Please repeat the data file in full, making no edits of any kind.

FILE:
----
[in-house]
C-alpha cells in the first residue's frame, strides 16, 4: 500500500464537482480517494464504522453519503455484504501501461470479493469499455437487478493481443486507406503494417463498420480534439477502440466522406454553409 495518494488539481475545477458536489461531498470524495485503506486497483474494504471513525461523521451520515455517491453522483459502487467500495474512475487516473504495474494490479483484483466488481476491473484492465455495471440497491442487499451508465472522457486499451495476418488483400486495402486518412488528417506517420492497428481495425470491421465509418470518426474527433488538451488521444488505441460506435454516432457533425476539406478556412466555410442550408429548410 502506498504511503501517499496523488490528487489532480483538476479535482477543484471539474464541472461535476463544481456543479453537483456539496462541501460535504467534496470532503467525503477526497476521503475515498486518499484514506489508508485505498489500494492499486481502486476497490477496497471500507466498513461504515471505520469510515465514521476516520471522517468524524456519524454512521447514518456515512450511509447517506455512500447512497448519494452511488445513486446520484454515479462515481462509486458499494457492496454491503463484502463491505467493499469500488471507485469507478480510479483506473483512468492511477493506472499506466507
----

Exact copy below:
[in-house]
C-alpha cells in the first residue's frame, strides 16, 4: 500500500464537482480517494464504522453519503455484504501501461470479493469499455437487478493481443486507406503494417463498420480534439477502440466522406454553409 495518494488539481475545477458536489461531498470524495485503506486497483474494504471513525461523521451520515455517491453522483459502487467500495474512475487516473504495474494490479483484483466488481476491473484492465455495471440497491442487499451508465472522457486499451495476418488483400486495402486518412488528417506517420492497428481495425470491421465509418470518426474527433488538451488521444488505441460506435454516432457533425476539406478556412466555410442550408429548410 502506498504511503501517499496523488490528487489532480483538476479535482477543484471539474464541472461535476463544481456543479453537483456539496462541501460535504467534496470532503467525503477526497476521503475515498486518499484514506489508508485505498489500494492499486481502486476497490477496497471500507466498513461504515471505520469510515465514521476516520471522517468524524456519524454512521447514518456515512450511509447517506455512500447512497448519494452511488445513486446520484454515479462515481462509486458499494457492496454491503463484502463491505467493499469500488471507485469507478480510479483506473483512468492511477493506472499506466507